Defending OSHA’s Vaccine Mandate, Sonia Sotomayor Says ‘I’m Not Sure I Understand the Distinction’ Between State and Federal Powers

The Supreme Court debated Friday whether to stop enforcement by the Biden administration of COVID-19’s vaccine mandate for private employer. Most of the conversation was focused on OSHA having the statutory authority. However, justices and lawyers touched upon a constitutional objection to the mandate. This argument hinges on the separation between state and federal power.

Justice Sonia Sotomayor denied that she understood this distinction.

OSHA’s emergency temporary standard (ETS), published November 5th, requires that all employees of companies over 100 have to receive a vaccine or use face masks. They also must submit to weekly viruses testing. OSHA argues that it does not have power to issue this order. But Ohio Solicitor-General Benjamin Flowers says that there may be states with their own laws that can impose such an order. [policy] themselves.” Sotomayor claimed that she found the concession puzzling.

She said that “if it’s within police power to safeguard the health and wellbeing of workers,” it was. “You seem to believe the states could do it but the federal government cannot, even though the country is facing interstate commerce crises similar to those facing states within its borders.” I’m not sure I understand the distinction—why the states would have the power but the federal government wouldn’t.”

Flowers noted that “the federal government has no police power”—the general authority to enact legislation aimed at protecting public health, safety, morals, and welfare. The Constitution gives states broad powers, but the federal government has limited power. The 10th Amendment reflects this principle. It states that “the powers not delegated by the Constitution to the United States nor prohibited by it for the States are reserved to each of the States or the people.”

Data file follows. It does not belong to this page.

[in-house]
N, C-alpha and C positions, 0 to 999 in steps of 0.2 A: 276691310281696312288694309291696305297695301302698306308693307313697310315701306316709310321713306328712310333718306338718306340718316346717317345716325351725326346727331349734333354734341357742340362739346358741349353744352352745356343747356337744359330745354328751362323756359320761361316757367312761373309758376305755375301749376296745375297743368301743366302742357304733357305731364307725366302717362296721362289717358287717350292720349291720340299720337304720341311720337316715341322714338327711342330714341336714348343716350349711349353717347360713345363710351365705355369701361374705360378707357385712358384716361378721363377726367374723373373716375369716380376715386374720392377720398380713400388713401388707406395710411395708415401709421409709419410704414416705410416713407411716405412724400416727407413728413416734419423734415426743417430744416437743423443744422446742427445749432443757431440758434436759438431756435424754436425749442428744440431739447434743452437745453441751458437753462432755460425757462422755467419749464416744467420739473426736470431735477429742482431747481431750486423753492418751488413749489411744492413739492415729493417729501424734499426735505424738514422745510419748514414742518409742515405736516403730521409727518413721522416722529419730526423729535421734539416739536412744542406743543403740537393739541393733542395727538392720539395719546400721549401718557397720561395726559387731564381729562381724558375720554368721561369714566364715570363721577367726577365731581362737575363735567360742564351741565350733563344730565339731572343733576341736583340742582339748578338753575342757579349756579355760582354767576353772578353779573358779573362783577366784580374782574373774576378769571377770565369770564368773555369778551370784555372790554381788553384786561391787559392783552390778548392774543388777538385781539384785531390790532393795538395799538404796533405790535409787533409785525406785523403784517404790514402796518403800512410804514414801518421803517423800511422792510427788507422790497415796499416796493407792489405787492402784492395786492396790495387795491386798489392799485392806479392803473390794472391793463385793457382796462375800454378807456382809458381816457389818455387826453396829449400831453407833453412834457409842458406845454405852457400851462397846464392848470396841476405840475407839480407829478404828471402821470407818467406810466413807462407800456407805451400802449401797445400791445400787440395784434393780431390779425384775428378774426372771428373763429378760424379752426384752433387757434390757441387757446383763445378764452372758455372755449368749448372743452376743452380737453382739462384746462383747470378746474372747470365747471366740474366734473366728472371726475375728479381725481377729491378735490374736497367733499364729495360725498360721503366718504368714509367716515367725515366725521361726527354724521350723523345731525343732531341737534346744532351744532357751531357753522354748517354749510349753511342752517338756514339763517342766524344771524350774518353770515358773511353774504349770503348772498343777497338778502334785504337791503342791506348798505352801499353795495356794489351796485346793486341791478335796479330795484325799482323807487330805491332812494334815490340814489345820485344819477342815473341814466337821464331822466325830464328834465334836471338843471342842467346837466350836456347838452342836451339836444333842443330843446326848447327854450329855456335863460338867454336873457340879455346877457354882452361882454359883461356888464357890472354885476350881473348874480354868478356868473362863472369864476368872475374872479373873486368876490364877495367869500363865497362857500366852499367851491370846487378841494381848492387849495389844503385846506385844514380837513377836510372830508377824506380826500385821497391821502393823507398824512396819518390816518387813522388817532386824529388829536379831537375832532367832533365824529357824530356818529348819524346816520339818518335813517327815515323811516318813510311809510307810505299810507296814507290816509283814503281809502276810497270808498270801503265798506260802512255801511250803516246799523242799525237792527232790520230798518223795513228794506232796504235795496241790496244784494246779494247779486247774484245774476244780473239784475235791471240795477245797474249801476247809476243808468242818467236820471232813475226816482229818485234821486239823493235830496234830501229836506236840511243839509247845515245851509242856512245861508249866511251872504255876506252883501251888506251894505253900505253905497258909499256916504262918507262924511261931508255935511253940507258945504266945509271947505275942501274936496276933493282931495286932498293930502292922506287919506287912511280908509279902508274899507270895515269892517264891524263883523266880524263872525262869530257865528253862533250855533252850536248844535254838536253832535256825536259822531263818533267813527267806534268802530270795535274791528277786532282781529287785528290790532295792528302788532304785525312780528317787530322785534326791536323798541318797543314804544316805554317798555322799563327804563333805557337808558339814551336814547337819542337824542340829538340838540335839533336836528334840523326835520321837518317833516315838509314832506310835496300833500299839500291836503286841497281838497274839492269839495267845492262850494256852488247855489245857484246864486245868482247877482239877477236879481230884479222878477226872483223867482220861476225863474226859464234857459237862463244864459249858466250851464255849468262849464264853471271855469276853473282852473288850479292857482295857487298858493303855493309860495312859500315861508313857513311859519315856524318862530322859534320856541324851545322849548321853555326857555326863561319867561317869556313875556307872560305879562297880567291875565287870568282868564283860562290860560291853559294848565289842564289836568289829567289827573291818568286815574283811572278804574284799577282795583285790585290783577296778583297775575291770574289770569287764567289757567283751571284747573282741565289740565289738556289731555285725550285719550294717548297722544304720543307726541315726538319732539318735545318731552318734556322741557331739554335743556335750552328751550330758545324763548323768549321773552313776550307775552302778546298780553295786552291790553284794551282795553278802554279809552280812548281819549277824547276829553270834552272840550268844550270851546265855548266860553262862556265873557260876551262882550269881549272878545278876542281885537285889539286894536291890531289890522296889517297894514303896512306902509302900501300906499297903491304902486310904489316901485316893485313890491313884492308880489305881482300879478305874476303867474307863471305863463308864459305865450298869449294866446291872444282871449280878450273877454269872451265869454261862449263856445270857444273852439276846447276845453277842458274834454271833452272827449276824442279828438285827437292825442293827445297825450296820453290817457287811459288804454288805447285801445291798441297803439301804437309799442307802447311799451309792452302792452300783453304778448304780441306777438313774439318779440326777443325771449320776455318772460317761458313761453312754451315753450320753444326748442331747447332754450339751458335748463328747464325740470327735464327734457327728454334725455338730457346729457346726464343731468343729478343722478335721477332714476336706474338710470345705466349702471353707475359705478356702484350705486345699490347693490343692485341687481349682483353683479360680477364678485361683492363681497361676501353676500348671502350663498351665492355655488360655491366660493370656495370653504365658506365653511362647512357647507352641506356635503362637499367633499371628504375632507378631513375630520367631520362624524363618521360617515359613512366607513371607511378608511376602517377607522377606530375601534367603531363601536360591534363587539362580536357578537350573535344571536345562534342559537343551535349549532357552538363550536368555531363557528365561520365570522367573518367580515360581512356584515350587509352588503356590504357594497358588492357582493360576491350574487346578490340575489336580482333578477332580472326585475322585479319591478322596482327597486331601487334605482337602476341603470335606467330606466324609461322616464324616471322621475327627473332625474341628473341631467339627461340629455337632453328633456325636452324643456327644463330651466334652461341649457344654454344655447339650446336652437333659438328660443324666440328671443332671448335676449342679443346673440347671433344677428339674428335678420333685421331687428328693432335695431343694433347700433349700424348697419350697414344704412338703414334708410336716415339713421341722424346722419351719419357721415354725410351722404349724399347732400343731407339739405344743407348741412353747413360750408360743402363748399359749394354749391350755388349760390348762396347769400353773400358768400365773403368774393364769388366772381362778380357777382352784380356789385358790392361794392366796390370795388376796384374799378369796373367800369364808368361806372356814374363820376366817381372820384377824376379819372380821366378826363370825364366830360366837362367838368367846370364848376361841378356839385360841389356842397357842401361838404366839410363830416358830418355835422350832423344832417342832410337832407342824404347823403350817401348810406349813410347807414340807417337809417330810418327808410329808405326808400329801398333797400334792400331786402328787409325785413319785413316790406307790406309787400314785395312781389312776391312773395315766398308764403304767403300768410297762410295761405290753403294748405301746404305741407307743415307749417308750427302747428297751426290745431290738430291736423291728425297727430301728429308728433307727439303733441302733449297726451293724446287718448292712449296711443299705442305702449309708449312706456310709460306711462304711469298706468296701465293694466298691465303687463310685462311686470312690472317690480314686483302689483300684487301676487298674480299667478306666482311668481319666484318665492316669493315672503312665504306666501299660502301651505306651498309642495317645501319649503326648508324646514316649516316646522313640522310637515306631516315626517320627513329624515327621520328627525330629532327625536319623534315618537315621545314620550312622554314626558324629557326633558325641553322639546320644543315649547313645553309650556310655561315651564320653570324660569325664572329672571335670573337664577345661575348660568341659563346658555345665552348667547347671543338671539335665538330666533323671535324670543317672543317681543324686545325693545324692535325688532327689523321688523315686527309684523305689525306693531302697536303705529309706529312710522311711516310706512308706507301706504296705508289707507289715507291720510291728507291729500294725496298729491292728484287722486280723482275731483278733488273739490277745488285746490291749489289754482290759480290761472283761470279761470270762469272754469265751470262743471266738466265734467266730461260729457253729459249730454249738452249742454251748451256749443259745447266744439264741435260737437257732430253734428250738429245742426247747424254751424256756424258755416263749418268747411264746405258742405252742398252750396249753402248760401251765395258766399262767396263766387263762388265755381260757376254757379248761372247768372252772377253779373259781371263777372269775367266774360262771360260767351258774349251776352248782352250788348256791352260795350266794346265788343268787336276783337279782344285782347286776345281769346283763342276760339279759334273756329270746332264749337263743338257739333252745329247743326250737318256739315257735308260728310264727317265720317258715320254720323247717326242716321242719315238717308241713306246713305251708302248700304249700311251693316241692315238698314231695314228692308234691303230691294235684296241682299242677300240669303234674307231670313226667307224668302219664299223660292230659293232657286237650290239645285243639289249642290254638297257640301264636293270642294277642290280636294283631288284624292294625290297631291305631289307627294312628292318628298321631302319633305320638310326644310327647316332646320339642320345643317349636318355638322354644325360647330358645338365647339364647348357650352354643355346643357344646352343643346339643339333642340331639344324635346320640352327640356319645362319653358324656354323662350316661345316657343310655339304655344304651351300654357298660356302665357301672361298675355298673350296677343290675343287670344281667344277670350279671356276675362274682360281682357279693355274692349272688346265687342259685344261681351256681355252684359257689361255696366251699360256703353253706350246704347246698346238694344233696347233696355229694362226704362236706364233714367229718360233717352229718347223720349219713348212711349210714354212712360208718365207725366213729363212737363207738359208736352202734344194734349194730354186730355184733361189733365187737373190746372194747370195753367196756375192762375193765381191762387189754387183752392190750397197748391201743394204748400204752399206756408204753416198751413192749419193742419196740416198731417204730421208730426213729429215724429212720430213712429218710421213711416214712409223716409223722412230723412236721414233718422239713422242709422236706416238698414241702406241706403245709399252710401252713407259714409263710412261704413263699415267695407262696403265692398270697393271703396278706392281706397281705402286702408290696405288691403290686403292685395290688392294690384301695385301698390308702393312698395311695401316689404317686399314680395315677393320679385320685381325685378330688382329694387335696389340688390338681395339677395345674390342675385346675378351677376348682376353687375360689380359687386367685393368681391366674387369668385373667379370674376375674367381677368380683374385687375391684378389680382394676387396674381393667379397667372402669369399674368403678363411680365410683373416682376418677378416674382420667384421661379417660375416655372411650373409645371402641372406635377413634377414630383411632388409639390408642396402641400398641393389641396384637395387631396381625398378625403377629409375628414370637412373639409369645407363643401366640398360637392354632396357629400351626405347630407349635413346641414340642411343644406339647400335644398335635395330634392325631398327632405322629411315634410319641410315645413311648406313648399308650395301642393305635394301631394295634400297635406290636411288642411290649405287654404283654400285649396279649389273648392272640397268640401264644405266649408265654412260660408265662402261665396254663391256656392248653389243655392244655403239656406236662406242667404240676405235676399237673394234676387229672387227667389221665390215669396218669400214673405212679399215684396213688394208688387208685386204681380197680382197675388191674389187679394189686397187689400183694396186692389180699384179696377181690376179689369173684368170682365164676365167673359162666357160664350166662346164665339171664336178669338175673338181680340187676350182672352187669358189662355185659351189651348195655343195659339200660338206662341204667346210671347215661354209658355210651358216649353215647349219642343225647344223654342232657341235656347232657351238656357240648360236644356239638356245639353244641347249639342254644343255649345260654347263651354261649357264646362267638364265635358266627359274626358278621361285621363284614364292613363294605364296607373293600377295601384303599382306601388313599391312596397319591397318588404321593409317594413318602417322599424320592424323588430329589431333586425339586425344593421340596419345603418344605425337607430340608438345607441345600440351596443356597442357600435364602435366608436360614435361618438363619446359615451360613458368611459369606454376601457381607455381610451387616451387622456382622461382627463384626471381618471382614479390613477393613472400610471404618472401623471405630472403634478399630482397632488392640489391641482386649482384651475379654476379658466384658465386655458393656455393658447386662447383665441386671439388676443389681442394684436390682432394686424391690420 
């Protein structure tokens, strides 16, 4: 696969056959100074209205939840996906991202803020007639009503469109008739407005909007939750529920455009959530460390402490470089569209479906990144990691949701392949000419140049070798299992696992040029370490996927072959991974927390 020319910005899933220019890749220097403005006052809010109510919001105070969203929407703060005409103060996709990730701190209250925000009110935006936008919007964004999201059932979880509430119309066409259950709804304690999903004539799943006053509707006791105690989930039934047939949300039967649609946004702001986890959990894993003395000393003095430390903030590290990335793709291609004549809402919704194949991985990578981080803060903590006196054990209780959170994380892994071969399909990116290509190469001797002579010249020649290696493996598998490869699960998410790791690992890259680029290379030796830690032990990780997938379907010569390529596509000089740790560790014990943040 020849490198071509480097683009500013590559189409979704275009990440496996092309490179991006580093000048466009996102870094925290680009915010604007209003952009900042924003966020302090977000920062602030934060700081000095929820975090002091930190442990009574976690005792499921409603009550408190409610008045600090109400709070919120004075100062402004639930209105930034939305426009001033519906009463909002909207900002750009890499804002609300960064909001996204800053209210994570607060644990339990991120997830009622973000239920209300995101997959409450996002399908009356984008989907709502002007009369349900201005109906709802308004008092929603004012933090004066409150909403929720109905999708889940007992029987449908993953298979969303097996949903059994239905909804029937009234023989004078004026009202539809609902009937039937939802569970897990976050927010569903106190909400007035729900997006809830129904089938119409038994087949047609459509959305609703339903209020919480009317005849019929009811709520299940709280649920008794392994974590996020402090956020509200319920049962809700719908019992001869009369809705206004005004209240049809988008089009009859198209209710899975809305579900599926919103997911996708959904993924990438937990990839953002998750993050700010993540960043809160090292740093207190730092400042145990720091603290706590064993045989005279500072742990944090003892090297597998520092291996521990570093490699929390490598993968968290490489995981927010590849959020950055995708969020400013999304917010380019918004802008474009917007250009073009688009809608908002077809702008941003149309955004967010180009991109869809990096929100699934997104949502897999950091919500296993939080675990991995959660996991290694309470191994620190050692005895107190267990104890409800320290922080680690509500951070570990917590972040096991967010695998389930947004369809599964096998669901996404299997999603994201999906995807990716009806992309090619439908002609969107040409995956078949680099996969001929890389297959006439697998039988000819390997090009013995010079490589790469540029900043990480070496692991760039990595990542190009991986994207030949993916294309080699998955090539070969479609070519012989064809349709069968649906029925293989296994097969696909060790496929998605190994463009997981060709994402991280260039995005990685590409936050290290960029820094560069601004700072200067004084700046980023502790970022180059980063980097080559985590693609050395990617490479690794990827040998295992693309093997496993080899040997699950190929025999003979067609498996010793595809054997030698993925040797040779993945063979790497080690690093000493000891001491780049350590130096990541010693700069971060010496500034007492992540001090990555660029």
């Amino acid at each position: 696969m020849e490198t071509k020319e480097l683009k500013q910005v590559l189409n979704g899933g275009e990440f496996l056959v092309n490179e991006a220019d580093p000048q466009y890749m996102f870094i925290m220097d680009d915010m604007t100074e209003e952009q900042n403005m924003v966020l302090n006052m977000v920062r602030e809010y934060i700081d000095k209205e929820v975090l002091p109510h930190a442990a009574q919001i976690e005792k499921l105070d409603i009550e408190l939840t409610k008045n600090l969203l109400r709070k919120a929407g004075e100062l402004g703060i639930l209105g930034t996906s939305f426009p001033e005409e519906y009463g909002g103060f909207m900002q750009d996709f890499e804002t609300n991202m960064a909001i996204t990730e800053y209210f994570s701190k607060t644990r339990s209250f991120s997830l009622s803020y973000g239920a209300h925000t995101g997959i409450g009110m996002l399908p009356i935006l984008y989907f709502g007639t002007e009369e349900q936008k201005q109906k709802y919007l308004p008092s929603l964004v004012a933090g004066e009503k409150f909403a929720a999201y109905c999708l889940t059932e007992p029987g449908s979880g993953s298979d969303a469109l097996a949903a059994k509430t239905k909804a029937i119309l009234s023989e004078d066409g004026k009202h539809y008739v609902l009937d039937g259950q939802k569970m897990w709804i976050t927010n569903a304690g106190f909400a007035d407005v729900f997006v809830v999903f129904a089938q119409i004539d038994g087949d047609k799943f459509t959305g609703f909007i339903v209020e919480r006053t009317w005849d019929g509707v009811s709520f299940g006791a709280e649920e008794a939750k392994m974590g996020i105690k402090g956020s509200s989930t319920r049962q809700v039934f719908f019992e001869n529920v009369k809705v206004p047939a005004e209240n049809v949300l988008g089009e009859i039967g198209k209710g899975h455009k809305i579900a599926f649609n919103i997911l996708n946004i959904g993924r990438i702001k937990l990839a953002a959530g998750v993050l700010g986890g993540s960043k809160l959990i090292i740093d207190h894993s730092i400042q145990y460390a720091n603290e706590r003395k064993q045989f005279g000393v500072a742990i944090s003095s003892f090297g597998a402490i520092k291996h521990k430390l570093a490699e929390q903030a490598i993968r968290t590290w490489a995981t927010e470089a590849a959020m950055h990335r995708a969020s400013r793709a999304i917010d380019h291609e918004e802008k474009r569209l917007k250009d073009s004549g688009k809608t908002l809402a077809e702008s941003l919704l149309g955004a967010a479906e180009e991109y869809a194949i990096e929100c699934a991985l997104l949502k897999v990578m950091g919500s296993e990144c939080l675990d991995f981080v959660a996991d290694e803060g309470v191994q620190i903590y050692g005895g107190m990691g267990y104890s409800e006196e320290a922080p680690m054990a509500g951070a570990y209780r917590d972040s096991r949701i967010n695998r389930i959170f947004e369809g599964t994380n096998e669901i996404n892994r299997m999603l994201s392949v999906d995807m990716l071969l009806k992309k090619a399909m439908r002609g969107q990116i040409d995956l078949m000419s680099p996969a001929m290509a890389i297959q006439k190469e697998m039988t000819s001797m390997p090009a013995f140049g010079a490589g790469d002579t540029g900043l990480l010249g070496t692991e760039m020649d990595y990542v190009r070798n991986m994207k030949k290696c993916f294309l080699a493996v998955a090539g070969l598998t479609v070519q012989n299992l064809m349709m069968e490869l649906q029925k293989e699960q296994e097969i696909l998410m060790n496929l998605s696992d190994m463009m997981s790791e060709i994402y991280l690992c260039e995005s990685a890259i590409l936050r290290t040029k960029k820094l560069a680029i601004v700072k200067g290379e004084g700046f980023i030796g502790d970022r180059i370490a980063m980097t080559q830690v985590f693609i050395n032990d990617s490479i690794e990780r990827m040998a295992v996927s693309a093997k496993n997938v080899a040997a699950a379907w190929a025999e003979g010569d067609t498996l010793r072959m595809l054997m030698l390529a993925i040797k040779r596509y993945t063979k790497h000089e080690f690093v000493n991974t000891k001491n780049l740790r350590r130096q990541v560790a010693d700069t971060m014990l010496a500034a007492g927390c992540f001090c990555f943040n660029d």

Sotomayor made reference to another of the delegated power: regulation of interstate commerce. That is the constitutional basis for OSHA’s ability to create regulations that protect employees from occupational hazards. Flowers pointed out that, regardless of how broad the Supreme Court interprets it, the Commerce Clause does not grant the federal government any general police powers. Sotomayor disagreed.

Sotomayor: The power to protect the safety and health of workers is in its hands. We accept[ed]Constitutionality of OSHA

Flowers: Yes. Yes.

Sotomayor: They have the police power to protect employees.

Flowers: This power would not be called a police one. I think the Commerce Clause power allows them to address health…in the context of the workplace.

Sotomayor: Exactly.

Chief Justice John Roberts, the Chief Justice of Canada, interrupted the discussion and said, “It is a good moment to proceed to our sequential questioning.”

Sotomayor did not refer to a federal police power, but it was more striking than her false statements about the impact of the omicron variant on children. Her exchange with Flowers was a source of concern.

“Sotomayor claimed not to have the ability to distinguish between state police and federal authorities.” National ReviewIsaac Schorr was the author. “Sotomayor says he doesn’t understand [the]Ilya Shapiro is the director of Cato Institute’s Robert A. Levy Center for Constitutional Studies tweeted. “Mind-boggling. Calls OSHA’s regulatory authority…a ‘police power.’ OH SG tries explain con law 101. Roberts saves the embarrassing discourse.

Maybe Sotomayor misspoke when she referred to a “police force”, but what she meant was the Commerce Clause’s federal authority. But the extent of that authority—and whether it covers a policy that arguably amounts to a general vaccine mandate—is one of the issues in this case.